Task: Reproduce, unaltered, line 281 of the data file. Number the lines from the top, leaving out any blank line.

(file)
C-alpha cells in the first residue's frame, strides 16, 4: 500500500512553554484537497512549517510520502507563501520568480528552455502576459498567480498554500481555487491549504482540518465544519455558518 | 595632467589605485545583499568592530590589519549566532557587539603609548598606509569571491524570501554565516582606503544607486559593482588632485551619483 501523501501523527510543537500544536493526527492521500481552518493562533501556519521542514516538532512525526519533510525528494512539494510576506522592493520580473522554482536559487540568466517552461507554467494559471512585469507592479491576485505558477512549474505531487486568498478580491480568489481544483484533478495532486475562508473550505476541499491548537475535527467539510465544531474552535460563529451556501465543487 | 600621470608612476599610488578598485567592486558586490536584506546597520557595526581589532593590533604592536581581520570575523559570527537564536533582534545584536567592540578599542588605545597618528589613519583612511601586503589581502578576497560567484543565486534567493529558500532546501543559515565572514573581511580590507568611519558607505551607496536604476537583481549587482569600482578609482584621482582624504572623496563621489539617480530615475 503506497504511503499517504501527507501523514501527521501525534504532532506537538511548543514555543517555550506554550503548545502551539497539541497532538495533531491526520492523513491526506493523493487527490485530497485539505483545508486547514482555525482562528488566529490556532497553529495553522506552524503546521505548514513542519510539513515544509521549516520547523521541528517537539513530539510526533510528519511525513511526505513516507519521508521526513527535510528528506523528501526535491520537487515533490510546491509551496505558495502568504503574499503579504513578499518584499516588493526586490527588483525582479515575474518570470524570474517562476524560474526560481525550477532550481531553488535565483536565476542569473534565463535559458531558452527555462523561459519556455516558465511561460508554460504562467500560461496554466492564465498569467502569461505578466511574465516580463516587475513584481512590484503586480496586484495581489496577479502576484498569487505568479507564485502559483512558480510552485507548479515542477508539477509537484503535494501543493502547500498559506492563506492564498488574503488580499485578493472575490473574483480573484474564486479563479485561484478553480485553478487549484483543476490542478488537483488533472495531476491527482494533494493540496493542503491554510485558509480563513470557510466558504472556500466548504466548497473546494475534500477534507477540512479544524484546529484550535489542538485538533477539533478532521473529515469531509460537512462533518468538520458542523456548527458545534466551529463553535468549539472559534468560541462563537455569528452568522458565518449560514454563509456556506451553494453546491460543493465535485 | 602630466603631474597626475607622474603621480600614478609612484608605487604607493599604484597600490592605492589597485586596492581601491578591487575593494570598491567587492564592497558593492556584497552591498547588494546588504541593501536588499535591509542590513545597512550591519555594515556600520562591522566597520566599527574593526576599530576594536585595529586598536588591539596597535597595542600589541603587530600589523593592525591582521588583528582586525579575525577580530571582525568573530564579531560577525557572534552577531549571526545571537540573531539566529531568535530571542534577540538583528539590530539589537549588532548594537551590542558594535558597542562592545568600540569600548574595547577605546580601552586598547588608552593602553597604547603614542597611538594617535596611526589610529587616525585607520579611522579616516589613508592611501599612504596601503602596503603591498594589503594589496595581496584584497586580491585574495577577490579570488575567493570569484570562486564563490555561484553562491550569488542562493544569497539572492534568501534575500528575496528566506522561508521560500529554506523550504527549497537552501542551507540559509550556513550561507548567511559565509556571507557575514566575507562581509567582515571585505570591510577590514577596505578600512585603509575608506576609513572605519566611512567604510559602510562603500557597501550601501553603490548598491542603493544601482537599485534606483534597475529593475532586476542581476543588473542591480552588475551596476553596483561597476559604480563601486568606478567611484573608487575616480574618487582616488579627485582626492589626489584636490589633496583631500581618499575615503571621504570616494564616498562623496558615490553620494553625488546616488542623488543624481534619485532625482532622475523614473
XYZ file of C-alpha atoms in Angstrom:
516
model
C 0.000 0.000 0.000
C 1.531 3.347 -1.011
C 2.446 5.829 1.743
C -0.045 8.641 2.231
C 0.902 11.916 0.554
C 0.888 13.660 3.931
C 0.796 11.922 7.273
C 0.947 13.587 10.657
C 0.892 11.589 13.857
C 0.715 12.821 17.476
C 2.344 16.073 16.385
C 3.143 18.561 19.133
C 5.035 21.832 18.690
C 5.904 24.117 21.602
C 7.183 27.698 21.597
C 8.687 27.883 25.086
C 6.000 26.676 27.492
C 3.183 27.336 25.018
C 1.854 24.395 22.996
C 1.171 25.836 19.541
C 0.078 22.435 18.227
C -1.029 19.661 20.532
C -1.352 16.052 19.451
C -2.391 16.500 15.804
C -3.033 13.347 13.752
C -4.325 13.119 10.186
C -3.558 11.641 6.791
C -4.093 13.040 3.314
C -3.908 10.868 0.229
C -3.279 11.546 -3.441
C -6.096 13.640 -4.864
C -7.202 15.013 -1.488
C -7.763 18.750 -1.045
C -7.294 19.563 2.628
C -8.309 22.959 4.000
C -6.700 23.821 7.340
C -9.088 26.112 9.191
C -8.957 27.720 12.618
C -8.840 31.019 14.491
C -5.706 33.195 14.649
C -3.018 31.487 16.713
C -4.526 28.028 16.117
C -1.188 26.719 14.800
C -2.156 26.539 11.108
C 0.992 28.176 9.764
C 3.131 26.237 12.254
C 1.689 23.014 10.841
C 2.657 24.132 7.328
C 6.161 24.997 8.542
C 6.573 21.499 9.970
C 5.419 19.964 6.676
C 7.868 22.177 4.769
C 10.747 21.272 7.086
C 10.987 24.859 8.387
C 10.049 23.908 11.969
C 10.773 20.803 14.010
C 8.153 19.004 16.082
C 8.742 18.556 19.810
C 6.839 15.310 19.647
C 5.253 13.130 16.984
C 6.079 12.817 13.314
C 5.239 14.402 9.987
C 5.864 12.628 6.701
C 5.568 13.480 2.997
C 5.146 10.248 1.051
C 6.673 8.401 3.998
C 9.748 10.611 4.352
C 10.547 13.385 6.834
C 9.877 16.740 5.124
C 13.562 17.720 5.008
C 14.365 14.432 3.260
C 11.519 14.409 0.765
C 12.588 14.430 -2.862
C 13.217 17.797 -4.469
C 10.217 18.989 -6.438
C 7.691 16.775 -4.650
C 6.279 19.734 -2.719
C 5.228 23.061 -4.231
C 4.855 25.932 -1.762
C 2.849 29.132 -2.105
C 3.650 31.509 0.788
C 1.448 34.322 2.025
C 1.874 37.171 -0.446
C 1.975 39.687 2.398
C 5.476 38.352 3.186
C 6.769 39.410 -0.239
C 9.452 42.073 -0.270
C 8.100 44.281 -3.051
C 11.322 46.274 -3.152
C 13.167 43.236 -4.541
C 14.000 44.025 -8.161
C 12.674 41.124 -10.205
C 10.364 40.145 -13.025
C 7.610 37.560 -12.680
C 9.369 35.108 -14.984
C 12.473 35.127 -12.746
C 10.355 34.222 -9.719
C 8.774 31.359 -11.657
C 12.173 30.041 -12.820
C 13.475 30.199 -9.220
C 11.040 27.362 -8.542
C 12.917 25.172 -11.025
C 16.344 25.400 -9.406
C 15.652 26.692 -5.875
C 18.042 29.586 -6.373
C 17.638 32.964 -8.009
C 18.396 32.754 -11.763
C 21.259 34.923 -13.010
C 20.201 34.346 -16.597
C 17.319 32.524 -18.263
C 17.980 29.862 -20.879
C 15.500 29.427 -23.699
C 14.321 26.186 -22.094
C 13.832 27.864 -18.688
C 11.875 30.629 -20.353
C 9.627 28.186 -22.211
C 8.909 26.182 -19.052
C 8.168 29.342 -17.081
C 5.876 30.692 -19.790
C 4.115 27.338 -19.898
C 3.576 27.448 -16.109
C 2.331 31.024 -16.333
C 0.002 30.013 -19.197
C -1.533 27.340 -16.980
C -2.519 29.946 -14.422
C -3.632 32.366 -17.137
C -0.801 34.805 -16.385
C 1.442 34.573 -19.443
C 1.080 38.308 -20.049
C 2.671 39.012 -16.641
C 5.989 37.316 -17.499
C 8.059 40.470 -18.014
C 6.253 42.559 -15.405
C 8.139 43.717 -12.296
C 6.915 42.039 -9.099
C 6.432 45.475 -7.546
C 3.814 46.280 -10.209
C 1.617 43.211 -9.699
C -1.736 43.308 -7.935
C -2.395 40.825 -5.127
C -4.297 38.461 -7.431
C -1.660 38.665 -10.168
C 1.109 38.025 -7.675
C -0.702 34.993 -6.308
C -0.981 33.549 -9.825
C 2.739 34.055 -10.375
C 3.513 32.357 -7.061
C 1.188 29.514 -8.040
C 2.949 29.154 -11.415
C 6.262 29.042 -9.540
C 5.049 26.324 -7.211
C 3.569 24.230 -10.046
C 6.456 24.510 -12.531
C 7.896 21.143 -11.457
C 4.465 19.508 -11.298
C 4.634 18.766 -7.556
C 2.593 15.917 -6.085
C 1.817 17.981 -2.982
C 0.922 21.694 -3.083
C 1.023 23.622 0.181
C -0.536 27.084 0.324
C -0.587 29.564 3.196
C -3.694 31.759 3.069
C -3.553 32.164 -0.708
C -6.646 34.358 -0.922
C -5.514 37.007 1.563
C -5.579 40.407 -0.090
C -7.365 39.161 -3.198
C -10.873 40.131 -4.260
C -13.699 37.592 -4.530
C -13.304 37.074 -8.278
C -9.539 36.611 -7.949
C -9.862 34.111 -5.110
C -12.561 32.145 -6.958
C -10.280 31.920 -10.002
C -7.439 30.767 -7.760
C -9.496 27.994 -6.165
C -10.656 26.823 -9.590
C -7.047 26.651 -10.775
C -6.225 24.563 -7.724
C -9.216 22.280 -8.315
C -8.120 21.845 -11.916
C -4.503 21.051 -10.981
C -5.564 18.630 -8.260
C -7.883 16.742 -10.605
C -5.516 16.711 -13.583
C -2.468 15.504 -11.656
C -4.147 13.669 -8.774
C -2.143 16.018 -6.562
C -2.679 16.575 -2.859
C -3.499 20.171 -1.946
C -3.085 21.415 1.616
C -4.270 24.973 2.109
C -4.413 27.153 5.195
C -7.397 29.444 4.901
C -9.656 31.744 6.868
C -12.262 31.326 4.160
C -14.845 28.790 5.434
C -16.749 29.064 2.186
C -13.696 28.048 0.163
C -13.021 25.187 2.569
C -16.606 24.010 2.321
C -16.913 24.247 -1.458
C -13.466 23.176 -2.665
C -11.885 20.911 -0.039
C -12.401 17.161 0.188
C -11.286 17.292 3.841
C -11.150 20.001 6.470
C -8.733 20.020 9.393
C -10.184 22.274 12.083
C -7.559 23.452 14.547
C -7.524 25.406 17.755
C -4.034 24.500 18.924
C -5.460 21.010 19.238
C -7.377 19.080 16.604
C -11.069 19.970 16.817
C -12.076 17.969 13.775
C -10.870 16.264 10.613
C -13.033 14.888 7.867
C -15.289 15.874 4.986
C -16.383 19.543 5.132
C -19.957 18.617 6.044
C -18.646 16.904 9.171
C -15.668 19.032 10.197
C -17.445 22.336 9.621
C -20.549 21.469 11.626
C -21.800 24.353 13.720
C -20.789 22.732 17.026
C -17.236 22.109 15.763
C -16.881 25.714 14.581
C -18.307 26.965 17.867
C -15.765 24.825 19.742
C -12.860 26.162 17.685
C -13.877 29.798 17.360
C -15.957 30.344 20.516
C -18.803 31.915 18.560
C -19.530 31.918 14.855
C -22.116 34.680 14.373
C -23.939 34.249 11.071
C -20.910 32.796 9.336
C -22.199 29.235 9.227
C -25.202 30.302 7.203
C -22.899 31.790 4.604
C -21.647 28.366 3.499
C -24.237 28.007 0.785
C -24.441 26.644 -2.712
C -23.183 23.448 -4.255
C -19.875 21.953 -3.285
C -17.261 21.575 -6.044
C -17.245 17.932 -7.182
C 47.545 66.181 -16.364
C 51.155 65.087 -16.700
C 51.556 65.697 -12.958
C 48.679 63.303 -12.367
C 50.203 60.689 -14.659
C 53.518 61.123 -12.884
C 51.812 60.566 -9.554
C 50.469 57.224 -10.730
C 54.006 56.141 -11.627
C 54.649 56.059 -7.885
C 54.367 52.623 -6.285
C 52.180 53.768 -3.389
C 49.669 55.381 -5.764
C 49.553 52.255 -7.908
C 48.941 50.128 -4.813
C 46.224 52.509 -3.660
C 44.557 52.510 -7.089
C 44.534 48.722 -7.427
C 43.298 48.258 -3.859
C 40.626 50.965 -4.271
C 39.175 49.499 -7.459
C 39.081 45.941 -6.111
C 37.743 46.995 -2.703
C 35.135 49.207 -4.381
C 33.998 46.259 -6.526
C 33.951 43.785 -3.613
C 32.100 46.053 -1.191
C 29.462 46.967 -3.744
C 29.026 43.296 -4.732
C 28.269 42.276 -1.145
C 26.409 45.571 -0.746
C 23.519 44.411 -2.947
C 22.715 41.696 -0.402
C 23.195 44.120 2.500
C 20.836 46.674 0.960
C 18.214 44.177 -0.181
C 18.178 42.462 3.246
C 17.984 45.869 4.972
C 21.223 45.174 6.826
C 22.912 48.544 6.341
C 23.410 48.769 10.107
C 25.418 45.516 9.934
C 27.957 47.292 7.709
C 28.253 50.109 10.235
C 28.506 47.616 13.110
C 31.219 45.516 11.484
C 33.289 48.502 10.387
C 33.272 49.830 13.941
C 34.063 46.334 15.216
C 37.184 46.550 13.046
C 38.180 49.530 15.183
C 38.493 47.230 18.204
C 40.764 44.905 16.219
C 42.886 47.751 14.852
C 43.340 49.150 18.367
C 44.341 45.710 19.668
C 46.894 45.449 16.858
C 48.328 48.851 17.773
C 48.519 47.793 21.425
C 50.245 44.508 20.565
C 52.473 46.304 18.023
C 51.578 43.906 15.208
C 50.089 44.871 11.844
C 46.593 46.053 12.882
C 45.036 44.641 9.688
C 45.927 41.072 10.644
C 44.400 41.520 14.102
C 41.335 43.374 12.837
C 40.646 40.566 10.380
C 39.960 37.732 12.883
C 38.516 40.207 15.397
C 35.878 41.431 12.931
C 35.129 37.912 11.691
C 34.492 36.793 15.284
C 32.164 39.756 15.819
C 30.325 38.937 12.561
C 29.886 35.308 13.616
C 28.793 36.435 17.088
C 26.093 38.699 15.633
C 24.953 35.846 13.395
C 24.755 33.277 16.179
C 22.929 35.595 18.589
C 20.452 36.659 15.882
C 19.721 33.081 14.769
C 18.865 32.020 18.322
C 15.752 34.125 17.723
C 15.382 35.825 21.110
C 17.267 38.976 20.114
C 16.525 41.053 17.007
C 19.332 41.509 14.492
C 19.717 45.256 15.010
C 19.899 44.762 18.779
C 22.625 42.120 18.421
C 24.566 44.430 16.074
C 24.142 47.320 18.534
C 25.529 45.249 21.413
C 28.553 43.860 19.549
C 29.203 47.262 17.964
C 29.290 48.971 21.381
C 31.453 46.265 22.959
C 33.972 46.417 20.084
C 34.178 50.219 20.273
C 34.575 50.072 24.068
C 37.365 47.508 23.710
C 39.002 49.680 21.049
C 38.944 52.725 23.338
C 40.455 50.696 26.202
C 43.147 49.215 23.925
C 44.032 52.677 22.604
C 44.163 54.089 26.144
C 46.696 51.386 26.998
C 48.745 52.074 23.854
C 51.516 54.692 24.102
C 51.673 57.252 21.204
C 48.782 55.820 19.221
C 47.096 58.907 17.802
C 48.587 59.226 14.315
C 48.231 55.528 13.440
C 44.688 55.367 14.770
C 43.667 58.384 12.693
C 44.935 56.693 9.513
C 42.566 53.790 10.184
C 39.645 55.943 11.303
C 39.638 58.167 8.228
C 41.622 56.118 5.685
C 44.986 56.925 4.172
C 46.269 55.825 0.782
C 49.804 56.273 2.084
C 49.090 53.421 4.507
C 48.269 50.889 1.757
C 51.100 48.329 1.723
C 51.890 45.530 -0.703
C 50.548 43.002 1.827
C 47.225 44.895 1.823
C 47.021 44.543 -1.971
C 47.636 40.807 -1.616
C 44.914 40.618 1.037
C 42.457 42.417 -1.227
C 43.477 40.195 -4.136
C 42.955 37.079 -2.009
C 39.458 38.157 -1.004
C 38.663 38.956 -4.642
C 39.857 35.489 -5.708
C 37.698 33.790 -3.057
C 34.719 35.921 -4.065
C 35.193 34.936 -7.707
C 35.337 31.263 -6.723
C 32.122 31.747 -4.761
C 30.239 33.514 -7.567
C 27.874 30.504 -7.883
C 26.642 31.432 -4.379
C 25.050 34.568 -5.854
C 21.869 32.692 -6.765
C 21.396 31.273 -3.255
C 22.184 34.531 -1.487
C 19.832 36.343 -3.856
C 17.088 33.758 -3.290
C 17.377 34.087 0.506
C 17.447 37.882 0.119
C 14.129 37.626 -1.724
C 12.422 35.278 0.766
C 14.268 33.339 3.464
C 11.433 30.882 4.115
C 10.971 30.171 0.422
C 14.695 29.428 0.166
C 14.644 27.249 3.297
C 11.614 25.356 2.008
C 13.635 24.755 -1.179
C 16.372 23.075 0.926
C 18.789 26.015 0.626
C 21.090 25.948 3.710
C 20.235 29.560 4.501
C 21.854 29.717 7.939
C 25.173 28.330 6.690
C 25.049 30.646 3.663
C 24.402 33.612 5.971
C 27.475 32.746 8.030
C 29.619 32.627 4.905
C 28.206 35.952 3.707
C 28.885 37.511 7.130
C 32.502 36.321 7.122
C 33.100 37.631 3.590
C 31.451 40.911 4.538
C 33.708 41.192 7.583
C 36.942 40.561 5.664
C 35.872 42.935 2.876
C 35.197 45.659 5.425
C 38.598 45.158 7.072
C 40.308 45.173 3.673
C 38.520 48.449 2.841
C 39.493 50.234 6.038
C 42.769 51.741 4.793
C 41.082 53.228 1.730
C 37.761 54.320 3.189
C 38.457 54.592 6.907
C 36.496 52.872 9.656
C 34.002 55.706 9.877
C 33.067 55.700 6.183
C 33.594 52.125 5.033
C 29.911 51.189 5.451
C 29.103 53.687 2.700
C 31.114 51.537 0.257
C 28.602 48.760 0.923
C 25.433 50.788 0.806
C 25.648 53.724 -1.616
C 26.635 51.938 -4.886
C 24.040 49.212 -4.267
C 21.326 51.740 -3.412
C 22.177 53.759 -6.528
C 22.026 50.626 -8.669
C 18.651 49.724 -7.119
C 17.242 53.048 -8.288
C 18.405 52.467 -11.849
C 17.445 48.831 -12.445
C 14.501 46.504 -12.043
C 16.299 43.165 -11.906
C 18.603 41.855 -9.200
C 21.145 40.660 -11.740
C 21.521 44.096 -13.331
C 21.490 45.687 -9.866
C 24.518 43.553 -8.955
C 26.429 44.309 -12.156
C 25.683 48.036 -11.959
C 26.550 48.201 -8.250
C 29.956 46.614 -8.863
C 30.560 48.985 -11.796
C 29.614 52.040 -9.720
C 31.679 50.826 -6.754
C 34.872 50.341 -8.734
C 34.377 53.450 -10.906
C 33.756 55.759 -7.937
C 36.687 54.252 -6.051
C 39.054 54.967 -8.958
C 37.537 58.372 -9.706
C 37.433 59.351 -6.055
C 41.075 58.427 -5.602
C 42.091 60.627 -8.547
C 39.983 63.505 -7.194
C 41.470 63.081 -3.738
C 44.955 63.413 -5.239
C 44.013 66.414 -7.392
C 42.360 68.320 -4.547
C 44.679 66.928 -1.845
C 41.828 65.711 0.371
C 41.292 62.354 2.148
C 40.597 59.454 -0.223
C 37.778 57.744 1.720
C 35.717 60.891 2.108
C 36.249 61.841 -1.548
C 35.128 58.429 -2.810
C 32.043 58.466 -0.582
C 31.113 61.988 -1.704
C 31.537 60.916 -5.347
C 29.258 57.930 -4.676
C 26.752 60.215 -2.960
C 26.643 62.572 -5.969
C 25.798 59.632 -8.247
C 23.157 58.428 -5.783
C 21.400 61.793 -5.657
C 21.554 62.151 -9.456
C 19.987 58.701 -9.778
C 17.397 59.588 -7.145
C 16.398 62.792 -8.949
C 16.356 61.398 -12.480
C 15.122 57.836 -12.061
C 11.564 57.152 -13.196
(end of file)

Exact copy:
C 32.100 46.053 -1.191